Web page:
• Mow lawns regularly if you want to keep them looking  neat,  healthy and dense – removing ‘little and often’ is the key to good maintenance. See our step-by-step mowing guide.  
  • Leave your lawn a little longer during dry spells, to help your grass cope better.    
  • Mow pathways through areas of long grass to allow easy access around your garden.
  • Add grass clippings to the   compost heap in thin layers. Too much all at once is likely to cause  wet, poorly aerated conditions, resulting in  smelly slime rather than compost. Alternatively, leave the clippings on the lawn to act as a mulch, helping to hold moisture in the soil, especially in drought-prone locations.
  • Resist the temptation to water established lawns, even in dry spells – grass should cope well with drought and although it may die back, it will soon recover once rain returns. See our advice on caring for lawns during drought.  
  • Remove any unwanted weeds using a trowel or grubbing tool, but bear in mind that many wildflowers and flowering weeds can attract wildlife and add valuable colour to gardens. 
  • Move lawn furniture and other items regularly to allow the grass to recover and prevent yellow patches.   
  • Apply a high-nitrogen summer lawn feed if your grass needs a boost and you didn’t do it last month. Follow the instructions on the packet, as over-use or run-off can cause water pollution. Use the minimum necessary, to reduce the environmental impact.
  • Cut lawn edges regularly  with a half-moon edging iron or flat-bladed spade to keep them well defined.  Also maintain a 7.5cm (3in) ‘gutter’ around the lawn edges to prevent grass spreading into your borders.
  • See our guide to spring/summer lawn care.


New lawns

  • Water areas that were newly sown or turfed in spring – these will need regular watering every few days, unless it rains, to keep them going through their first summer. Turf will shrink if allowed to dry out and fail to knit together. 
  • Cut new lawns every week or so,   as required, progressively lowering the height of the blades  until they’re back at the normal level. But in hot weather, keep the blades high or stop mowing for a while.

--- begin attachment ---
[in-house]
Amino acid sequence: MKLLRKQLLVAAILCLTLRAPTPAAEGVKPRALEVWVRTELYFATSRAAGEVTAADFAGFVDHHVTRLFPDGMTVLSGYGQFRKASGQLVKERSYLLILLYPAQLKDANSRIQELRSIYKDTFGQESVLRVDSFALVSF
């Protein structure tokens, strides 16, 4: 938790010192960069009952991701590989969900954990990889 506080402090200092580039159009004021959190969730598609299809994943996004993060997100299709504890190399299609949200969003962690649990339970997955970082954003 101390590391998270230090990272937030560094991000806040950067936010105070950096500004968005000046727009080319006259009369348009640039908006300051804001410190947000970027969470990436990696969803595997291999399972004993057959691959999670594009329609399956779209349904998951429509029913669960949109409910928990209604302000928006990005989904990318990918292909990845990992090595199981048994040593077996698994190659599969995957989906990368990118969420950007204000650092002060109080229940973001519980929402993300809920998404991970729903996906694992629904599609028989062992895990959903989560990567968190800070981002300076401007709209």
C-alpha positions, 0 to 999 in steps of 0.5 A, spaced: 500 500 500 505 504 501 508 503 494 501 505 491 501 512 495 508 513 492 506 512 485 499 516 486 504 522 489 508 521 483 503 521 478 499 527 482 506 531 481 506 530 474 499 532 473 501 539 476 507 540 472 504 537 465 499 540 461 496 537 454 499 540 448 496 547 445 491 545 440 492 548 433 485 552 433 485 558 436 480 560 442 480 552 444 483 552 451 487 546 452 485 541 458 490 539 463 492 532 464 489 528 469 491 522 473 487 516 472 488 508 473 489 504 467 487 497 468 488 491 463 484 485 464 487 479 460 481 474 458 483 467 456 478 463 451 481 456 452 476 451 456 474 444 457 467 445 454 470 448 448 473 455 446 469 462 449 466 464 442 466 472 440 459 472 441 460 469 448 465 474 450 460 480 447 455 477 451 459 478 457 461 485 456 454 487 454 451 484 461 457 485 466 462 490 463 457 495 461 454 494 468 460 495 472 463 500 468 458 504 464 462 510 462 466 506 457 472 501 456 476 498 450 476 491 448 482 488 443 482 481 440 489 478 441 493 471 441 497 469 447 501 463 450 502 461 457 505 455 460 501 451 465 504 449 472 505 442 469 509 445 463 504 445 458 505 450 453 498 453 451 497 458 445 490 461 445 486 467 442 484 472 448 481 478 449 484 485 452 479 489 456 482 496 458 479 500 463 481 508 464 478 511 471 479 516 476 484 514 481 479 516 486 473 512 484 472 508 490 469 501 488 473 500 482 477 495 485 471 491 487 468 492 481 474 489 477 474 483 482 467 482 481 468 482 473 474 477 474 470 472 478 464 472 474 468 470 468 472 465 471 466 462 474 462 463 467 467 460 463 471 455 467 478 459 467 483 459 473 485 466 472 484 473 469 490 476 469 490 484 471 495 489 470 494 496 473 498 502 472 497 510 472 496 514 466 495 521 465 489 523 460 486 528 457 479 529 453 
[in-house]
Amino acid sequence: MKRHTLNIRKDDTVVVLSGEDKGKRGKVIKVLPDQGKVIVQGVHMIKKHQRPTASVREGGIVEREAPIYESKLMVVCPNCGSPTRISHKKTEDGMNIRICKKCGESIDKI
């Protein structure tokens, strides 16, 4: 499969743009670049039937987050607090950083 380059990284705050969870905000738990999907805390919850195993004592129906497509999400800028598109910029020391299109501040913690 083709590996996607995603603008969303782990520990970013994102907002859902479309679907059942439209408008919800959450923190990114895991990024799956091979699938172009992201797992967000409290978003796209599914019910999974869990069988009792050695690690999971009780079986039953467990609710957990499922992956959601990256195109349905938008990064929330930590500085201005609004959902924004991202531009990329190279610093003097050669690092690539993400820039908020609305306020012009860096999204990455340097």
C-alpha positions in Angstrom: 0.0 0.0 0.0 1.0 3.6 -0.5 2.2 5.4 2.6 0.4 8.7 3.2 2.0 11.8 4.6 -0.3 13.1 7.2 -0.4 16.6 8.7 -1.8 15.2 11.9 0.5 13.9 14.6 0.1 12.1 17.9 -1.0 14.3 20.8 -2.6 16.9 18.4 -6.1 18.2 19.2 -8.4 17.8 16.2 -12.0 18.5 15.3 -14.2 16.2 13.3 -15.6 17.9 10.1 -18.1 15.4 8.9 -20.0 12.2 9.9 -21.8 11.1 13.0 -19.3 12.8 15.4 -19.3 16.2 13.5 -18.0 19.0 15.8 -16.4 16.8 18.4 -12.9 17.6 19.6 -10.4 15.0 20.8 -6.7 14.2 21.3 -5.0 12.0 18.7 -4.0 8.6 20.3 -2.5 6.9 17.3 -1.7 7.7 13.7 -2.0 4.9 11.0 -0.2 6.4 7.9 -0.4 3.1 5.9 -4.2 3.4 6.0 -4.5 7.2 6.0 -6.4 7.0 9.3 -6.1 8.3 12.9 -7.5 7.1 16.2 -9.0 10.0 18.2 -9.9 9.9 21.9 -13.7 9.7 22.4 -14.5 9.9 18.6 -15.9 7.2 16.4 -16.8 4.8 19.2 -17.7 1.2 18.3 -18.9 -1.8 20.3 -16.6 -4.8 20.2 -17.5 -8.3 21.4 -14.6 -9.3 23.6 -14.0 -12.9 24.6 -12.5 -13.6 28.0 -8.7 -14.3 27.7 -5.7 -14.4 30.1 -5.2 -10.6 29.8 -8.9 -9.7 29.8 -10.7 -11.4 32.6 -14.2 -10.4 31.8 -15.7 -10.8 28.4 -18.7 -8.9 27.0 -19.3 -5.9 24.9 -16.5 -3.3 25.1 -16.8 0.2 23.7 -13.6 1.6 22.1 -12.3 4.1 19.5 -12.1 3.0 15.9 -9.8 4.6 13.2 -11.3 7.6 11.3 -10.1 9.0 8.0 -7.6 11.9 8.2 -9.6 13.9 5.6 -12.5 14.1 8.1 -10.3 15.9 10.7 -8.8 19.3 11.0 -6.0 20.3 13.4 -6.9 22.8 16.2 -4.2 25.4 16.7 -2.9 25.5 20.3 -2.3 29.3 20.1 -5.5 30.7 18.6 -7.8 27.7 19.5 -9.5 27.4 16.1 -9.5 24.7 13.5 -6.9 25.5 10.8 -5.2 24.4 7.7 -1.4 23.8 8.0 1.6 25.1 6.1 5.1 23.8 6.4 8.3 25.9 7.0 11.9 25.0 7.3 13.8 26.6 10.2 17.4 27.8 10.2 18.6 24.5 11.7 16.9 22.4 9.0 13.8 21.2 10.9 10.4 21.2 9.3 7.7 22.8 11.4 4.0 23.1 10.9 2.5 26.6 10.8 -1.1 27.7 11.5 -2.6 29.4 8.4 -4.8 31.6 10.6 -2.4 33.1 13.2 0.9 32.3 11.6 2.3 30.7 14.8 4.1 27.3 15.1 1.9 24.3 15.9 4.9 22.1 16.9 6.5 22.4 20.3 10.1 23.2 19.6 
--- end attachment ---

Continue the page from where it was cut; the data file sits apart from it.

• Use new lawns as little as possible until autumn.  
  • Avoid sowing lawn seed or laying turf over the summer, as it will be tricky to get established in hot, dry weather. Wait until late summer or early autumn instead. 

Problem solving

  • To keep your lawn green during hot and dry summers, consider investing in a mulching mower. These shred the grass clippings very finely, then blow them into the lower layers of the turf, where they act like mulch to help retain moisture in the soil. Because the clippings are fine, they don’t affect the look of the lawn and it should keep it greener for longer in dry spells. 
  • If moss is a problem, good lawn maintenance will help to control it – see our advice on moss in lawns. It’s well worth leaving at least some moss though – it helps to keep a lawn looking green even in poor growing conditions and is a valuable habitat for small invertebrates. 
  • Worm casts are a sign of healthy soil, but if you don’t like them on your lawn, brush them off with a hard broom once they dry out.
  • Molehills can be a problem if you want a neat, flat lawn. Tolerate them if possible, but if you want to encourage them to move elsewhere, see our guide to moles.
  • See all our lawn care advice.

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Advice from the RHS

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The Royal Horticultural Society is the UK’s leading gardening charity. We aim to enrich everyone’s life through plants, and make the UK a greener and more beautiful place.